Guilty as Charged in Complex Economic Crime Case

Today Randall Rosado, 45, was found guilty as charged on 19 criminal charges. He was found guilty of 6 counts of Unlawful Retaliation Against Public Officials and 13 counts of Simulating Legal Processes. The guilty verdict was reached by the jury following an 8 day trial in Lee County. Rosado faces up to life in prison.

The crime involved arrest warrants, fictitious court orders and liens against Judges, the Lee County Clerk of Court and lawyers being filed. Most of the lawyers were involved in foreclosures. Two individuals who were previously convicted in Lee and Okeechobee Counties hired Rosado to assist them with the foreclosure of their homes. He created his own court and used the judgement from the fake court to get the liens. The individuals who hired Rosado thought it was a real court. Another individual from California hired Mr. Rosado because he thought he was a real estate agent to assist him in a short sale and Mr. Rosado instead took over his property and used the fictitious court in an attempt to delay the foreclosures.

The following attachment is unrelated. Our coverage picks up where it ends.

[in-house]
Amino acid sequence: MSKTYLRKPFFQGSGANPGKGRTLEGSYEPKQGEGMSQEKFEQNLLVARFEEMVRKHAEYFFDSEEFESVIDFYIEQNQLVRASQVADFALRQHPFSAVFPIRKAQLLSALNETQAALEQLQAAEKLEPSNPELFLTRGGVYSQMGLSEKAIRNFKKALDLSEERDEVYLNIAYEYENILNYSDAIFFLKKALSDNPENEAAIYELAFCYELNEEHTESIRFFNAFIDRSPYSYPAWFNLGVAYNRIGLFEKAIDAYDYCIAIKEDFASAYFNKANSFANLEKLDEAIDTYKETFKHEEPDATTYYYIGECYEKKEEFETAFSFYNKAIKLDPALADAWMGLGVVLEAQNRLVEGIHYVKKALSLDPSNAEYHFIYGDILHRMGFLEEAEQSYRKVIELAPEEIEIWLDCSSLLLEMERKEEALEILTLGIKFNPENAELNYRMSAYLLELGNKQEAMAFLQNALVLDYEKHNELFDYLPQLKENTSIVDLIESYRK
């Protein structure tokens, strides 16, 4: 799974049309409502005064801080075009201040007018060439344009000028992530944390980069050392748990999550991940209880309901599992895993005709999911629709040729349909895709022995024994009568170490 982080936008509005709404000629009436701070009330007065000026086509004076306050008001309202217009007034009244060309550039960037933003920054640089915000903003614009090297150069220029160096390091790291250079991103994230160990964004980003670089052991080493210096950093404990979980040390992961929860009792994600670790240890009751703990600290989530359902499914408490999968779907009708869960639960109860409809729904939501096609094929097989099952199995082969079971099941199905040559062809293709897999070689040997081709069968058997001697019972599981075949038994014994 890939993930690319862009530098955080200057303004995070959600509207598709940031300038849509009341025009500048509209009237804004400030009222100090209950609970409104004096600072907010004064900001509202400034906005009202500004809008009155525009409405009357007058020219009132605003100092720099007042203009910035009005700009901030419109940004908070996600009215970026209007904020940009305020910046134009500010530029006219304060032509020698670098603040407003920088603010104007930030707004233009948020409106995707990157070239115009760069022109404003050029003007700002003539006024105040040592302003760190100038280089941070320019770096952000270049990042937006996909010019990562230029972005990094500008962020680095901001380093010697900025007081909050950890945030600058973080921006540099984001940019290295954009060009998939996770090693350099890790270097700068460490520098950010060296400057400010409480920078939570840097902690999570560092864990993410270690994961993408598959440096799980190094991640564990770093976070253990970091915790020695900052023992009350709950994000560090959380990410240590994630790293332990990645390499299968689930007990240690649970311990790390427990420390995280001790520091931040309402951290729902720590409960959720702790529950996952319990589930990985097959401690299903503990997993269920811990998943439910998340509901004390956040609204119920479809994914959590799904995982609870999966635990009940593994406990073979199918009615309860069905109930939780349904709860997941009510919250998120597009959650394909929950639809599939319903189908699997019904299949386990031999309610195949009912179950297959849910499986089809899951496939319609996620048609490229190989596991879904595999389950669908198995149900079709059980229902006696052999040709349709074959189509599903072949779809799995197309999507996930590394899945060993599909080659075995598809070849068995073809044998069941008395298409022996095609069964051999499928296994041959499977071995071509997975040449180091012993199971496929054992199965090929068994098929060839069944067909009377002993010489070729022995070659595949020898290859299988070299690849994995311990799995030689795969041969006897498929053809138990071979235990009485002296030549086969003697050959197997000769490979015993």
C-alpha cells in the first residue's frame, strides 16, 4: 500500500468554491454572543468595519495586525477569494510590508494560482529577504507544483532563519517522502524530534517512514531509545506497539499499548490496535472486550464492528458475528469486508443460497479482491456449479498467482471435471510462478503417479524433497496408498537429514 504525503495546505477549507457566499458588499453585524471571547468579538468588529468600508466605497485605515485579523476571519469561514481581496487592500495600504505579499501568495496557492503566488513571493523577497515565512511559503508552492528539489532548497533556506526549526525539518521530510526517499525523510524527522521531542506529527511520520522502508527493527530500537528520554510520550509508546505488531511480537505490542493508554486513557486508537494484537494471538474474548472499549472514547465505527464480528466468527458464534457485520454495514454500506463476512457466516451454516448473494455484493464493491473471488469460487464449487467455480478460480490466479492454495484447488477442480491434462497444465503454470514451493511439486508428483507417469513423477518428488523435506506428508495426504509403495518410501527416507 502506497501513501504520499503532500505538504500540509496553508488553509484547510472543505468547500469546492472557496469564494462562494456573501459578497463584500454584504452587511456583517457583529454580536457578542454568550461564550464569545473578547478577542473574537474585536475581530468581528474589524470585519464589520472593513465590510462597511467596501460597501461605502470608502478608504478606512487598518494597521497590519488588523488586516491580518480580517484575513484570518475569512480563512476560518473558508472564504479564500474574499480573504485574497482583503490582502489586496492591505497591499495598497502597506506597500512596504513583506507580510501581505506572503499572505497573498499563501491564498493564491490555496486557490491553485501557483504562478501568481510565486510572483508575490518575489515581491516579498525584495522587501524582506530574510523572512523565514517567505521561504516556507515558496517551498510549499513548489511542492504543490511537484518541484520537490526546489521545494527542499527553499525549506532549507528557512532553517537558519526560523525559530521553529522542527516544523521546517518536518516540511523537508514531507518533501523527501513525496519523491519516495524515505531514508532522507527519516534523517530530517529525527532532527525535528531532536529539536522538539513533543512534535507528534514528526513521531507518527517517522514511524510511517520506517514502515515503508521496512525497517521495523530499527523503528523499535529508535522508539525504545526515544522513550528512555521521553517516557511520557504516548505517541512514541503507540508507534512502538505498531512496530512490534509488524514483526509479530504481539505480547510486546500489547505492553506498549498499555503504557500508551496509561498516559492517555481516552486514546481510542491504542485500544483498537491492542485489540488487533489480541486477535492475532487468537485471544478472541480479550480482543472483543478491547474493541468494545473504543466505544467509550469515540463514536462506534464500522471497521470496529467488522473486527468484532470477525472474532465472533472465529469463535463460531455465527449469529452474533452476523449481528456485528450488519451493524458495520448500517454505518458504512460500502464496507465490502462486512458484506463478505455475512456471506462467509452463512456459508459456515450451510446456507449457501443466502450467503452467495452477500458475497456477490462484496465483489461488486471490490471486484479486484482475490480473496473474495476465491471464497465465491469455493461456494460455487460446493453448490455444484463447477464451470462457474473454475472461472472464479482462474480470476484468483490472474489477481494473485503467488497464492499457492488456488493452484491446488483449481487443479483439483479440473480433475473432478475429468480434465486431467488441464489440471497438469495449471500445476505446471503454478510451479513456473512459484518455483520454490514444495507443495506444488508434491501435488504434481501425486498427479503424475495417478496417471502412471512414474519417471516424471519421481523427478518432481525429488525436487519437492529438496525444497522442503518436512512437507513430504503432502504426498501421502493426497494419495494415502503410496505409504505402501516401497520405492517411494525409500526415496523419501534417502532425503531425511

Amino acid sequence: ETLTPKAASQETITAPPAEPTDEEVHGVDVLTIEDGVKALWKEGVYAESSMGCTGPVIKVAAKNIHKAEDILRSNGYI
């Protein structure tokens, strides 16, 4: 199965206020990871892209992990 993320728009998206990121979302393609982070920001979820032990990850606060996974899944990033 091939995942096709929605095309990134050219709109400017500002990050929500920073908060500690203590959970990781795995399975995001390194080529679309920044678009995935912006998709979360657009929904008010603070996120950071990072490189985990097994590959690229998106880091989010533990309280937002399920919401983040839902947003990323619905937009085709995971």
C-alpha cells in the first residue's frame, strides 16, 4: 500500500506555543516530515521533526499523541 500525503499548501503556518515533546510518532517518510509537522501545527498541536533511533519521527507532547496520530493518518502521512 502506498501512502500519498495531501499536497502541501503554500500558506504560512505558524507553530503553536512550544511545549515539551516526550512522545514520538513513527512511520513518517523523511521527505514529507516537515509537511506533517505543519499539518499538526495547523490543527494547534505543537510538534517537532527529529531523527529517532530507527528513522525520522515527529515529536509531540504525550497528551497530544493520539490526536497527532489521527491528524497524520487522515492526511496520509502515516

“I appreciate the hard work of the entire Economic Crime Unit team. Assistant State Attorneys James Miller and Jennifer Royal along with Investigator Bob Nichols had hundreds of pieces of evidence in this complex case. We appreciate the assistance of the FBI including their Domestic Terrorism Section in the prosecution of this case,” said State Attorney Amira Fox.

The FBI testified that the defendant and two co-defendants espoused views that were consistent with the sovereign citizen movement. Sovereign citizens are anti-government extremists who believe that even though they physically reside in this country, they are separate or “sovereign” from the United States. As a result, they believe they do not have to answer to any government authority, including courts, taxing entities, motor vehicle departments, or law enforcement.

Rosado’s sentencing is set for September 13th. Co-defendant Joel Soucy was prosecuted in the
20th circuit and was sentenced to 14 months of incarceration and 10 years of probation with a
special condition that he can only file court documents with a licensed attorney. A second co-defendant was prosecuted in another judicial circuit.

Samantha Syoen
Communications Director
State Attorney’s Office